# Easy Double Exponential Smoothing in Python

I realized this morning that it has been a while since I posted any Python code. I’ve been a bit busy with Handyman Kevin and haven’t been doing much data science. Still, I decided it was time to carve out a couple hours this morning to practice my skills. The result are these functions, which perform basic double exponential smoothing using the Holt-Winters method. I deliberately avoided using NumPy, SciPy, or any other libraries. It isn’t that I dislike Numpy/Scipy (far from it), but you can’t always get sysadmins to install extra libraries on the machines you’re using, especially if you are a guerrilla data scientist like me.

There are a lot of different time series methods out there, and they all have their points. Holt-Winters is the one that I keep coming back to, though. One of the reasons is simplicity–I can always remember it and bang it into a spreadsheet without needing to Google anything or download libraries. About the 40th time I typed it into a spreadsheet, though, it occurred to me that it would be smart to implement it in Python so I could save some typing.

The first function, **MAPE**, simply calculates the mean absolute percentage error (MAPE) of a list of estimated values, as compared to a list of actual values.

The next function, **holtwinters**, uses Holt-Winters to predict the next three values in a time series. You need to supply two smoothing coefficients, alpha and beta, for the level and trend, respectively. Typically, you would have a pretty good idea what these were from doing similar forecasts in the past.

If you don’t know the coefficients then use the third function, **holtwinters_auto**, to automatically determine them. This function uses a grid search. Those of you who have read my monograph probably remember that I’m not usually wild about grid searches. In this case it makes sense, though, since you don’t usually need more than a few digits of precision on the coefficients.

def MAPE(actual, estimate): '''Given two lists, one of actual values and one of estimated values, computes the Mean Absolute Percentage Error''' if len(actual) != len(estimate): print "ERROR: Lists not the same length." return [] pcterrors = [] for i in range(len(estimate)): pcterrors.append(abs(estimate[i]-actual[i])/actual[i]) return sum(pcterrors)/len(pcterrors)

def holtwinters(ts, *args): '''Uses the Holt-Winters exp. smoothing method to forecast the next three points in a time series. The second two arguments are smoothing coefficients, alpha and beta. If no coefficients are given, both are assumed to be 0.5. ''' if len(args) >= 1: alpha = args[0] else: alpha = .5 findcoeff = True if len(args) >= 2: beta = args[1] else: beta = .5 if len(ts) < 3: print "ERROR: At least three points are required for TS forecast." return 0 est = [] #estimated value (level) trend = [] #estimated trend '''For first value, assume trend and level are both 0.''' est.append(0) trend.append(0) '''For second value, assume trend still 0 and level same as first actual value''' est.append(ts[0]) trend.append(0) '''Now roll on for the rest of the values''' for i in range(len(ts)-2): trend.append(beta*(ts[i+1]-ts[i])+(1-beta)*trend[i+1]) est.append(alpha*ts[i+1]+(1-alpha)*est[i+1]+trend[i+2]) '''now back-cast for the first three values that we fudged''' est.reverse() trend.reverse() ts.reverse() for i in range(len(ts)-3, len(ts)): trend[i] = beta*(ts[i-1]-ts[i-2])+(1-beta)*(trend[i-1]) est[i] = alpha*ts[i-1]+(1-alpha)*est[i-1]+trend[i] est.reverse() trend.reverse() ts.reverse() '''and do one last forward pass to smooth everything out''' for i in range(2, len(ts)): trend[i] = beta*(ts[i-1]-ts[i-2])+(1-beta)*(trend[i-1]) est[i]= alpha*ts[i-1]+(1-alpha)*est[i-1]+trend[i] '''Holt-Winters method is only good for about 3 periods out''' next3 = [alpha*ts[-1]+(1-alpha)*(est[-1])+beta*(ts[-1]-ts[-2])+(1-beta)* trend[-1]] next3.append(next3[0]+trend[-1]) next3.append(next3[1]+trend[-1]) return next3, MAPE(ts,est)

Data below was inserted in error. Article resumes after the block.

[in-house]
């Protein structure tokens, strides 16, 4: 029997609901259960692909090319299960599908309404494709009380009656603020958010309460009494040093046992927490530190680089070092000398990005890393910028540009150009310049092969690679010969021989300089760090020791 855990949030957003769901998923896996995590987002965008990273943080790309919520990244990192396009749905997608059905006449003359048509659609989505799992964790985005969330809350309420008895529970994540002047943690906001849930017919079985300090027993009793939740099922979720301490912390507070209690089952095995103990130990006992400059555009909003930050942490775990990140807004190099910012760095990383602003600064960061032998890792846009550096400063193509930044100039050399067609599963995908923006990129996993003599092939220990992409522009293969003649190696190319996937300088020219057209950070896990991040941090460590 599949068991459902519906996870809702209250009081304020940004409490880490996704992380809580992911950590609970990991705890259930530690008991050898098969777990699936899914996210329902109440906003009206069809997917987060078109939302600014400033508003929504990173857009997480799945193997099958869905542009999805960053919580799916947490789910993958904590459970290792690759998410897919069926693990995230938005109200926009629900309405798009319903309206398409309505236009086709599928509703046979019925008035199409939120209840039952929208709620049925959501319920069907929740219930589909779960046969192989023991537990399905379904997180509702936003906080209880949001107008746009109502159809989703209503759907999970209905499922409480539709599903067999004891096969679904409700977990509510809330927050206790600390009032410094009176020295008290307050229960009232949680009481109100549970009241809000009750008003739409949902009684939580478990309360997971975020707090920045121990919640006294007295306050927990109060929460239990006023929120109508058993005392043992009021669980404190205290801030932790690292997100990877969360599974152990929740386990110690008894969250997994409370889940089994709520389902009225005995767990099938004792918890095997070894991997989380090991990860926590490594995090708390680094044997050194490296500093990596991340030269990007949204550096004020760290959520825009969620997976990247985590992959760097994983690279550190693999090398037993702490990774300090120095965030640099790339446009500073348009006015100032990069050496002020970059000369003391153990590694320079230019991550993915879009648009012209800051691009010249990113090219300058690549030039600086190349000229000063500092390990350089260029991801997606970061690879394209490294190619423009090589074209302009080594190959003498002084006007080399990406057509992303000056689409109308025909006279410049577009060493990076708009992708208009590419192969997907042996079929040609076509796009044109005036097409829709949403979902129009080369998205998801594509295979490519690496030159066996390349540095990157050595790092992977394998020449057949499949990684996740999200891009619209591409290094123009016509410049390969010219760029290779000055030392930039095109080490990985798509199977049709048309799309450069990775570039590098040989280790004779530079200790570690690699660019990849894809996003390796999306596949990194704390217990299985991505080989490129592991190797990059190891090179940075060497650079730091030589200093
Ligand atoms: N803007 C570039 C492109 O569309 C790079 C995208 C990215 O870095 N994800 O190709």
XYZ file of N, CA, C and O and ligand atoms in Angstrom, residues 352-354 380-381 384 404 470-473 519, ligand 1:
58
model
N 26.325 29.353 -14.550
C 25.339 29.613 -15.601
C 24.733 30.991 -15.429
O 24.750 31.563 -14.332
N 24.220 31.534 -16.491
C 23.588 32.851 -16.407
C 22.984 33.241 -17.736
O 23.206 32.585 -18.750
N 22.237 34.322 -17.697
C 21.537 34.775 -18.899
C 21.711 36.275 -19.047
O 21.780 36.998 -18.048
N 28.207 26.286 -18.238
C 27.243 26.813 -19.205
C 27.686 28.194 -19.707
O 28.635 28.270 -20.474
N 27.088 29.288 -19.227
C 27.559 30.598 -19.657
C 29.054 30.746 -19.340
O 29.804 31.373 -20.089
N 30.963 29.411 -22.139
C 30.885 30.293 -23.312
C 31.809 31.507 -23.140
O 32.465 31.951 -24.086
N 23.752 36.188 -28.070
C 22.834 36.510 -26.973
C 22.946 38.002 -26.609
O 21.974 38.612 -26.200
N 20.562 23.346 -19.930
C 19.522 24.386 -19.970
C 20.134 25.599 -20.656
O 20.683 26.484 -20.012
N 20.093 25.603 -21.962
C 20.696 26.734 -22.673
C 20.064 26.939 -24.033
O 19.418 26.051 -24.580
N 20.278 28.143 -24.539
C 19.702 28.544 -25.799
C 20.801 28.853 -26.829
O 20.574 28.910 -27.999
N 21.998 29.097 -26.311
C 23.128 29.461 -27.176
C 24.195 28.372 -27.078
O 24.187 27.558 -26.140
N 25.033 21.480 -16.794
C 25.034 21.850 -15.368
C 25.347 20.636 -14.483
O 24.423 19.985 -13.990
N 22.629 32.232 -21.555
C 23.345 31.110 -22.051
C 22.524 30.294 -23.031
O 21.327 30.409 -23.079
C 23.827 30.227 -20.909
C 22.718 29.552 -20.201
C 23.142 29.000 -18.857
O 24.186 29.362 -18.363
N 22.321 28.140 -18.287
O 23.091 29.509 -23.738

def holtwinters_auto(ts, *args): '''Calls the holtwinters function, but automatically determines the alpha and betta coefficients which minimize the error. The optional argument is the number of digits of precision you need for the coefficients. The default is 4, which is plenty for most real life forecasting applications. ''' if len(args) > 0: digits = args[0] else: digits = 4 '''Perform an iterative grid search to find minimum MAPE''' alpha = .5 beta = .5 for d in range(1,digits): grid = [] for b in [x * .1**d+beta for x in range(-5,6)]: for a in [x * .1**d+alpha for x in range(-5,6)]: grid.append(holtwinters(ts, a, b)[-1]) if grid[-1]==min(grid): alpha = a beta = b next3, mape = holtwinters(ts, alpha, beta) return(next3, mape, alpha, beta)

Posted on October 22, 2014, in Research and tagged data, data science, Python, time series forecasting. Bookmark the permalink. Leave a comment.

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